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TOPIC: Start to Finish - PMP in 6 Weeks (4P, 1MP)

Start to Finish - PMP in 6 Weeks (4P, 1MP) 2 years 1 month ago #4703

  • Steve Sandoval
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I’ve been working as a project manager for the past five years, but I’m hoping to get a job in a different geographic region so I decided to pursue a PMP certification as a resume booster. Since I was eager to be able to list PMP on my resume, I was motivated to set a very aggressive schedule. My goal was to earn the certification in two months.

I just took the PMP exam on Wednesday this week, and passed with 4 Proficient knowledge areas and 1 Moderately Proficient. This was after only six weeks of preparation, so I actually came in ahead of schedule! It was a rather intense six weeks, but I feel that it is definitely doable if you set your mind to it. During the exam I felt adequately prepared — there were a handful of questions that I did not know the answer to, but overall I felt that the amount of preparation that I did was about right for me. I studied on average 3 hours per day (typically about half spent on the PM PrepCast, and half studying Rita Mulcahy’s PMP Exam Prep 8th Edition).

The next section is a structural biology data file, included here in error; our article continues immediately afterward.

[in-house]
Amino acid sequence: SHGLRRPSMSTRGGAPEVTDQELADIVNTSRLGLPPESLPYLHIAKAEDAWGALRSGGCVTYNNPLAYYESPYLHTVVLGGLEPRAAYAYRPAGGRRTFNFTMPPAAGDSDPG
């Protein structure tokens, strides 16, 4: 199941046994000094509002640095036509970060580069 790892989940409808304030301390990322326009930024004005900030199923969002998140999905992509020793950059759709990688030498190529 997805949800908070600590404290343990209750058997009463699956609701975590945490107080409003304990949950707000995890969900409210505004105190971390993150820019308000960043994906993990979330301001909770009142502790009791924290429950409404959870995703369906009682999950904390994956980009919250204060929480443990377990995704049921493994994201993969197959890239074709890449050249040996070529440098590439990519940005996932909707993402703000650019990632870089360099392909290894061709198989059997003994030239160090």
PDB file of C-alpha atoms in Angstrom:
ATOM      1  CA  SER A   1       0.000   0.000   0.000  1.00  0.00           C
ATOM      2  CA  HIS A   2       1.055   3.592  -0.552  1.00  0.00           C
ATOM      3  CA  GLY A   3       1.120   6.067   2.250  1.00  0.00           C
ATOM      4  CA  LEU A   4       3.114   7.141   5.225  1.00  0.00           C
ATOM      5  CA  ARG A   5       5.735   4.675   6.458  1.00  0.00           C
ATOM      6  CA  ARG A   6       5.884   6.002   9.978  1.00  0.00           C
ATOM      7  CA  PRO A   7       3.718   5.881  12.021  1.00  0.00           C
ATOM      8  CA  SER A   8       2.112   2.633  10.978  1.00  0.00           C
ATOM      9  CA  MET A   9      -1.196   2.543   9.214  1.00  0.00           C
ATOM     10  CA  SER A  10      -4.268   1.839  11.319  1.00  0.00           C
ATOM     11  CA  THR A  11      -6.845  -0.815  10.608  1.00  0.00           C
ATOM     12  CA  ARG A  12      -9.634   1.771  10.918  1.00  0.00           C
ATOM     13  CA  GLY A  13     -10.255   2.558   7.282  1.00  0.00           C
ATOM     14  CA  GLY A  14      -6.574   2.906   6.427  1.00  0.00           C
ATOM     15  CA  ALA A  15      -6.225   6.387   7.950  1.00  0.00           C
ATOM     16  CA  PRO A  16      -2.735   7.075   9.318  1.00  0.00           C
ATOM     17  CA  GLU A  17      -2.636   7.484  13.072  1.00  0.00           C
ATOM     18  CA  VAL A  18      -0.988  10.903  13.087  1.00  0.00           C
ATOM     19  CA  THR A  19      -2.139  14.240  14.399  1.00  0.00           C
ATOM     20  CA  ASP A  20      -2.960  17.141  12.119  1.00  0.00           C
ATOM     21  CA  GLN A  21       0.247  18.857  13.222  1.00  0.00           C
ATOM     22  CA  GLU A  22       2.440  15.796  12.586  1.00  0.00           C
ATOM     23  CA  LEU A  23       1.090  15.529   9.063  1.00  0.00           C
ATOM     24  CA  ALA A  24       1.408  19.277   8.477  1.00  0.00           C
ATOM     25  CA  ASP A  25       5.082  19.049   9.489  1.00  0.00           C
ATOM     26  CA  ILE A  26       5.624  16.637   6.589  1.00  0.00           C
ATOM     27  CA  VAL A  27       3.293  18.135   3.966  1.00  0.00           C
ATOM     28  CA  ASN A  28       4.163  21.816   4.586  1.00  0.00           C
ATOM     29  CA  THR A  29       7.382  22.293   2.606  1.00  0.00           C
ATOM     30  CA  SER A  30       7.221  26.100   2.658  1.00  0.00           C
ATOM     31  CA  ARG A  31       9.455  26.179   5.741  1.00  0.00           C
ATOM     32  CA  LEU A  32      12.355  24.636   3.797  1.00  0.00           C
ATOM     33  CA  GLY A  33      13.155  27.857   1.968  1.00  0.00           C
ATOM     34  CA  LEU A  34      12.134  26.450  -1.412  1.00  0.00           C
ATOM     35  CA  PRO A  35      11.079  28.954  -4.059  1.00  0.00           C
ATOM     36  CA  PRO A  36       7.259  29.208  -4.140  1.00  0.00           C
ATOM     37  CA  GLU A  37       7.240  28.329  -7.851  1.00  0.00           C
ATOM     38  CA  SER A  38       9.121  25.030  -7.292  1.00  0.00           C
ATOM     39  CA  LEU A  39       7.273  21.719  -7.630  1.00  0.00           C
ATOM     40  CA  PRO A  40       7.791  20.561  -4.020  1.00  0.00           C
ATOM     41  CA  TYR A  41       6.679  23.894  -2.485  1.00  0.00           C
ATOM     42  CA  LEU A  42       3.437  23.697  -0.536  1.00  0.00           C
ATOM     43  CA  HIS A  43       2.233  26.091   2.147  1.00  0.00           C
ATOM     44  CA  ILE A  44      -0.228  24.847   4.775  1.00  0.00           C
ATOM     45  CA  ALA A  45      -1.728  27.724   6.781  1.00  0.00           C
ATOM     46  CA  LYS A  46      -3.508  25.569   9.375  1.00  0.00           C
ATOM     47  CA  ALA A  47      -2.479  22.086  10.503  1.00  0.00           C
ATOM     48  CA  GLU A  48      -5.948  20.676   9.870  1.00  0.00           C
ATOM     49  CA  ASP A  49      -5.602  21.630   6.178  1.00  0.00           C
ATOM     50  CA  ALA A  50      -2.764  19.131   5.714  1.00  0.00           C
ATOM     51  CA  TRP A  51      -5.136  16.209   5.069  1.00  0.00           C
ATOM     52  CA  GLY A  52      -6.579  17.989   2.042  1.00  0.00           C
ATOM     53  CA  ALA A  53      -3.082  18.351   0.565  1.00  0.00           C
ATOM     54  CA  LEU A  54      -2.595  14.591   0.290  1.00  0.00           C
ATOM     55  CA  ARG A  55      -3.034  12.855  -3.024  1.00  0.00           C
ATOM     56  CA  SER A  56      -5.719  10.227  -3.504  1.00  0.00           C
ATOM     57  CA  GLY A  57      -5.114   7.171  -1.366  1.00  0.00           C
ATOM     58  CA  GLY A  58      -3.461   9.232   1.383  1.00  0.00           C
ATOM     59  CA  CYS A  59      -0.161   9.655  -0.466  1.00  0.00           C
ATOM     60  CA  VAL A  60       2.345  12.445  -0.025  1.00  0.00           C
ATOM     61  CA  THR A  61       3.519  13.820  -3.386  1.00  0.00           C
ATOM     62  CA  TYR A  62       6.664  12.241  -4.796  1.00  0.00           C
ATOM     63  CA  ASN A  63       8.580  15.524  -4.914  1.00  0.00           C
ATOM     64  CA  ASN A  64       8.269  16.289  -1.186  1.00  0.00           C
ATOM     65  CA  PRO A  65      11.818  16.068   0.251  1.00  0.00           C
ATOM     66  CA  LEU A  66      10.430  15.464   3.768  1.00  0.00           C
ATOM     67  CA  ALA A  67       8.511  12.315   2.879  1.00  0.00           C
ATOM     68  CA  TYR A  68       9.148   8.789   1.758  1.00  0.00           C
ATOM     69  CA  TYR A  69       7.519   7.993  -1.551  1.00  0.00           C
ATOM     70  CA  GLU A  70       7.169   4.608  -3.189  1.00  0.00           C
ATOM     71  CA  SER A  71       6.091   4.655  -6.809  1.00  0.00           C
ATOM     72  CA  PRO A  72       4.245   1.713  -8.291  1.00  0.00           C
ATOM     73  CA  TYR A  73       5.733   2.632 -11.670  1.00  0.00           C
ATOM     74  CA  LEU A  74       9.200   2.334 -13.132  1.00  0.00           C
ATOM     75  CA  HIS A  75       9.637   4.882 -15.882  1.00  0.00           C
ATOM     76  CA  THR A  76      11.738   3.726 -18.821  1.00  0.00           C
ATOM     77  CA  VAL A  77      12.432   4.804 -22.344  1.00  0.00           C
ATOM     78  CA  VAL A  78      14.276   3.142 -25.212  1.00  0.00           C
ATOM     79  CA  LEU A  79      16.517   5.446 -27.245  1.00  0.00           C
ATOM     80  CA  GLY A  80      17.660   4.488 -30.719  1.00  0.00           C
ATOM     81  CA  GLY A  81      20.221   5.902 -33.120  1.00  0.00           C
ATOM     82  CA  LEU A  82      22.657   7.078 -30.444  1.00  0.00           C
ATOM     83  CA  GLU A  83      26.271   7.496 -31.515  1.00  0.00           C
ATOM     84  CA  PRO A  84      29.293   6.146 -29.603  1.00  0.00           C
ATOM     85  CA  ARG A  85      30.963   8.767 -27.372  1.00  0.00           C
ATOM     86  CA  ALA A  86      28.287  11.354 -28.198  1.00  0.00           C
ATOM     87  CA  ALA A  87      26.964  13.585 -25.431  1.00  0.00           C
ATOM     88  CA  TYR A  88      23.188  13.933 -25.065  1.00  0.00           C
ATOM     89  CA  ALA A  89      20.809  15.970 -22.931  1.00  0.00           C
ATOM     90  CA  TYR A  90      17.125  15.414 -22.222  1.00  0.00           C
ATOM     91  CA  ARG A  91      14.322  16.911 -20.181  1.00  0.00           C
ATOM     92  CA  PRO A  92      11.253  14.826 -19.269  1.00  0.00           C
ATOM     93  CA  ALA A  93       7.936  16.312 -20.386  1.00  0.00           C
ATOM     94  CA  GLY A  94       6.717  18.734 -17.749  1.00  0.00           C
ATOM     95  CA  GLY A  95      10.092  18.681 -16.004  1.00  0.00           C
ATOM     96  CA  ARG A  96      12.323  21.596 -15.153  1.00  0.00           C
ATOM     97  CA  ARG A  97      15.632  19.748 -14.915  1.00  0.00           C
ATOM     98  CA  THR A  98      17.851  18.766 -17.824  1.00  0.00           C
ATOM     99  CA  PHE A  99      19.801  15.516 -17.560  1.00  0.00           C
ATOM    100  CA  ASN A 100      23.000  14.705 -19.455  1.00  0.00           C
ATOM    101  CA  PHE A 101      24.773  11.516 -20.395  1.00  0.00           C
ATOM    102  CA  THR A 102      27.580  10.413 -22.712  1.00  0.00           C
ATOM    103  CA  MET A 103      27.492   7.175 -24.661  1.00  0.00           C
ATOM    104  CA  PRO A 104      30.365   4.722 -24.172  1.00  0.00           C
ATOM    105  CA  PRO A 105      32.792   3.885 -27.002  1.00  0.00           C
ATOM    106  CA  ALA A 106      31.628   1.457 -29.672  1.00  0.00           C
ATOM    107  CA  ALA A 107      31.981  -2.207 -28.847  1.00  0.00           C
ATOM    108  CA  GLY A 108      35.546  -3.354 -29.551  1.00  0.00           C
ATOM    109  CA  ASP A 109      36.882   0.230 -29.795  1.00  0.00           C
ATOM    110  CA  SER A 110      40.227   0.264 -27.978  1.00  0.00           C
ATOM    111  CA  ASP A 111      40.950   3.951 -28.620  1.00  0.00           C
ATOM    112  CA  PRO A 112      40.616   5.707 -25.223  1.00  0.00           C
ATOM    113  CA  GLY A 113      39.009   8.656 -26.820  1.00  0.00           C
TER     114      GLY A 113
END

I have some general advice to share, as well as some things that I would do differently and some things that worked well for me.


General Advice

1. Make a Plan
I knew that my goal was aggressive and I was motivated to succeed at meeting it, so from the very beginning I ensured that I planned well. I determined what tasks I needed to do to study, and laid it out against the calendar. I knew that I wanted to finish the PM Prepcast and Rita’s Exam prep in 30 days. For the PrepCast I divided the overall length into four roughly equal chunks, and set a milestone of finishing each in a week. For Rita’s Exam Prep, the book is fifteen chapters long so the math was easy — I needed to complete a chapter every two days. After the first month, my plan was to review Rita’s book a second time, and to use the PM Exam Simulator until I could consistently score at least 80 percent on the full practice exams.